I see the Libya situation as being akin to those souls who expound that wildlife documentary makers should intervene to save a seal cub being flattened by a walrus, etc, the idea being that simply bearing witness places a moral obligation upon onseelf, even if what would unfold without intervening is nature / natural. I am sorry, but I do not accept that. Instead of this eleventh hour remedy by Western military intervention, where was the opposition from our governments to arming this man? He did not just go mad last night (I don't buy the crazy stuff, anyway), and he certainly did not establish this regime yesterday. It was built up over many years, with the support of many nations. Libya would have no tanks and jet fighters without having purchased them. Their planes are French Mirage fighters, I wonder where they came from? I'd do no more than let them manufacture Sopwith Camels under license. On that level, if the Western powers were serious about defending democratic societies, we could agree tomorrow to only allow advanced weaponry to be sold to them. If Cameron is capable of saying, "Because we can't do good everywhere, does not mean we should not do good somewhere", why, that would apply equally to the UK unilaterally advocating the policy I just sketched (Robin Cook tried it, didn't he? And it was crushed) Instead, we now see the West destroying equipment it supplied, reminiscent of the Catch-22 caper where a handsome profit is made by bombing their own airfield because "Everybody owns a share in the company."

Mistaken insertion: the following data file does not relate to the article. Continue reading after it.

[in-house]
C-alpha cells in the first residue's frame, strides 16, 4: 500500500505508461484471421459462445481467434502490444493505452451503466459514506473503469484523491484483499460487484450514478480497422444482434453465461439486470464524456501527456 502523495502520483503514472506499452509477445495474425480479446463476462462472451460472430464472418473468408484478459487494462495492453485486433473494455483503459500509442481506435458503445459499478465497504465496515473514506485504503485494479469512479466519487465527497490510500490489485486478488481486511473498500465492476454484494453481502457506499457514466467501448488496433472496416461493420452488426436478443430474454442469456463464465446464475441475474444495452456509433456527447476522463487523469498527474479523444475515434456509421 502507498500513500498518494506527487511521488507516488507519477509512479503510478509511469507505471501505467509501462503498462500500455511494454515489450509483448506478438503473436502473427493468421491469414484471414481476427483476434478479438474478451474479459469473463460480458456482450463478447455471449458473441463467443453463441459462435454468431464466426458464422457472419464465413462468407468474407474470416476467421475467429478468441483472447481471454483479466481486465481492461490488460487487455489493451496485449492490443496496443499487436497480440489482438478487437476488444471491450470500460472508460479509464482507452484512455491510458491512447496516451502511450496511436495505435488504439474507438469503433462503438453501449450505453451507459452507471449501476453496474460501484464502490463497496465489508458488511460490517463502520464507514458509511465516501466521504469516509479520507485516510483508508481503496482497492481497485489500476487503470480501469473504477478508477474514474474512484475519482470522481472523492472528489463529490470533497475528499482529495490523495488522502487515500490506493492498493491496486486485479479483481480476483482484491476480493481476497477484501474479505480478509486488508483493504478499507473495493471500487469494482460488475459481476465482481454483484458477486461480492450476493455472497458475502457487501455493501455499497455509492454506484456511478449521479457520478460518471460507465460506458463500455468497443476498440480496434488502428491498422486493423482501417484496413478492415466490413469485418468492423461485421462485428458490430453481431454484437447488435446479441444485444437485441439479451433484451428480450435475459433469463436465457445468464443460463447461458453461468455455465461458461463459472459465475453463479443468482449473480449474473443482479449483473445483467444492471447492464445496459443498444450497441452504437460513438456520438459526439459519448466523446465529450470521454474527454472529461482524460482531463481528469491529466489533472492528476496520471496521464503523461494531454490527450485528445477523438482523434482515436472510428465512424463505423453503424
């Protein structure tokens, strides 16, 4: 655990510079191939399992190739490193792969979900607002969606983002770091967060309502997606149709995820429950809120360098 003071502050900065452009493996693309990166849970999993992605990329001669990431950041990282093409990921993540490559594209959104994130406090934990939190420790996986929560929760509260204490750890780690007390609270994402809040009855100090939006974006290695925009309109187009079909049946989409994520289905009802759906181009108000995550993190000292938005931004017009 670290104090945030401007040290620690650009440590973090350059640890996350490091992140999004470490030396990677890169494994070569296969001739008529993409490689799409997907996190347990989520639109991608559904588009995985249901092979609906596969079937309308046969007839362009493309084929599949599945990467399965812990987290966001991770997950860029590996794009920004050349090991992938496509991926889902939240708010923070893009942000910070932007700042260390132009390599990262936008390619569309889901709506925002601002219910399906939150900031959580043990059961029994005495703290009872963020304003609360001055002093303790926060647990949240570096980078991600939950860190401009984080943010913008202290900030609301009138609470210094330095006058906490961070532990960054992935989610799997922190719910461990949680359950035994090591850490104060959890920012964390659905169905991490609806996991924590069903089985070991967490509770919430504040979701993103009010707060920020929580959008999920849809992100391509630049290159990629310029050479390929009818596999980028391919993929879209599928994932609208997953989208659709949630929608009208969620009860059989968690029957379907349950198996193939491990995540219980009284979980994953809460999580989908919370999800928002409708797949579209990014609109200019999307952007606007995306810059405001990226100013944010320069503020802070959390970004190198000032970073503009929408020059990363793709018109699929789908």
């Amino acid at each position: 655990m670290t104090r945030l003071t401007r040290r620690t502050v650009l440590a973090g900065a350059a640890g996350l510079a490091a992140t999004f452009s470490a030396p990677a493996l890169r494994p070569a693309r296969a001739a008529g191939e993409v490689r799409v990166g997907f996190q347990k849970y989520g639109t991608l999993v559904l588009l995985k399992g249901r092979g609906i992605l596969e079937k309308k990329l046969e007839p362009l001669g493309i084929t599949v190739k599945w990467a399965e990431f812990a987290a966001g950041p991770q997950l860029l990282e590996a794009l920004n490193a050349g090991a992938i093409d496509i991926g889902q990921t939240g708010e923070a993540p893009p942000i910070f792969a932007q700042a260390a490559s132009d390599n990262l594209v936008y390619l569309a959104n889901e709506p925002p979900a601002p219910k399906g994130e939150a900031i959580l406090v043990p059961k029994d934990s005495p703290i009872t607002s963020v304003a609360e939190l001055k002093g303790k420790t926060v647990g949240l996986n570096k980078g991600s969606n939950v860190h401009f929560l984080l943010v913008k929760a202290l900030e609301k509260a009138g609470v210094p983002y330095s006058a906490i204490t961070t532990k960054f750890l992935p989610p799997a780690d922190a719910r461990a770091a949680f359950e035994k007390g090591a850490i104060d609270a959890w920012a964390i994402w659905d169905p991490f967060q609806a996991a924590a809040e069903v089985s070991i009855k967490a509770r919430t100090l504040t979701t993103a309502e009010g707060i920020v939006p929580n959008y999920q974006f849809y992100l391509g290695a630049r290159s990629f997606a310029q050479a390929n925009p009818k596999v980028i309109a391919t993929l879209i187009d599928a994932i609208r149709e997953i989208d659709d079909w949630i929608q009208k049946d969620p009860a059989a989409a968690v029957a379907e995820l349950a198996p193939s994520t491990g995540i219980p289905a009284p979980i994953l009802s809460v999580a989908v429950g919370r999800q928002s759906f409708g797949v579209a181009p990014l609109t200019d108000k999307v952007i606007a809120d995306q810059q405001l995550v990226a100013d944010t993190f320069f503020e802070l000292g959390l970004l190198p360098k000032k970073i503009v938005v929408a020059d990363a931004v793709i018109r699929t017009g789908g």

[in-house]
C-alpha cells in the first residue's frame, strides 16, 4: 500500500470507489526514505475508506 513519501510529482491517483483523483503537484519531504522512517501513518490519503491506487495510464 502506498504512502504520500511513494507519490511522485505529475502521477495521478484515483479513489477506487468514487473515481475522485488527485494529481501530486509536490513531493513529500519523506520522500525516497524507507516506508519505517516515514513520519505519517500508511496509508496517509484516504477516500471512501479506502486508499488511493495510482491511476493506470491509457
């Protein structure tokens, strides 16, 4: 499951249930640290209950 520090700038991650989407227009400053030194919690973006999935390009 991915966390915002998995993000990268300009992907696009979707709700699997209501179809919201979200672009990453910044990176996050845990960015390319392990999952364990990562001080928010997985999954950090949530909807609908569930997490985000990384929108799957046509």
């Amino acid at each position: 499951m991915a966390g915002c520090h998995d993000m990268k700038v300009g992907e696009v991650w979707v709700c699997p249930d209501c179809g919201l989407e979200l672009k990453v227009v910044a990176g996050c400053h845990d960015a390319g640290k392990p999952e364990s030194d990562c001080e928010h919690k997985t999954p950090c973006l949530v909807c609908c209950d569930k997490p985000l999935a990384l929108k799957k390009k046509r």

Me? I would have not intervened. If that is being painted as impossible, as appeasement, etc, so be it. Those wanting the intervention were chirping about how 'doing nothing' would mean the West bore responsibility for what unfolded, well, great, that at least would be truthful! We might then have a debate over how the situation came to pass, a debate that included where Gaddafi got his gear, and precisely which British arms manufacturers and dealers had sold what and how much profit they made. Instead, we're treated to Cameron instructing us on how 'we' have literally saved 'thousands of lives'. I find that sickening, in light of what I have sketched out above.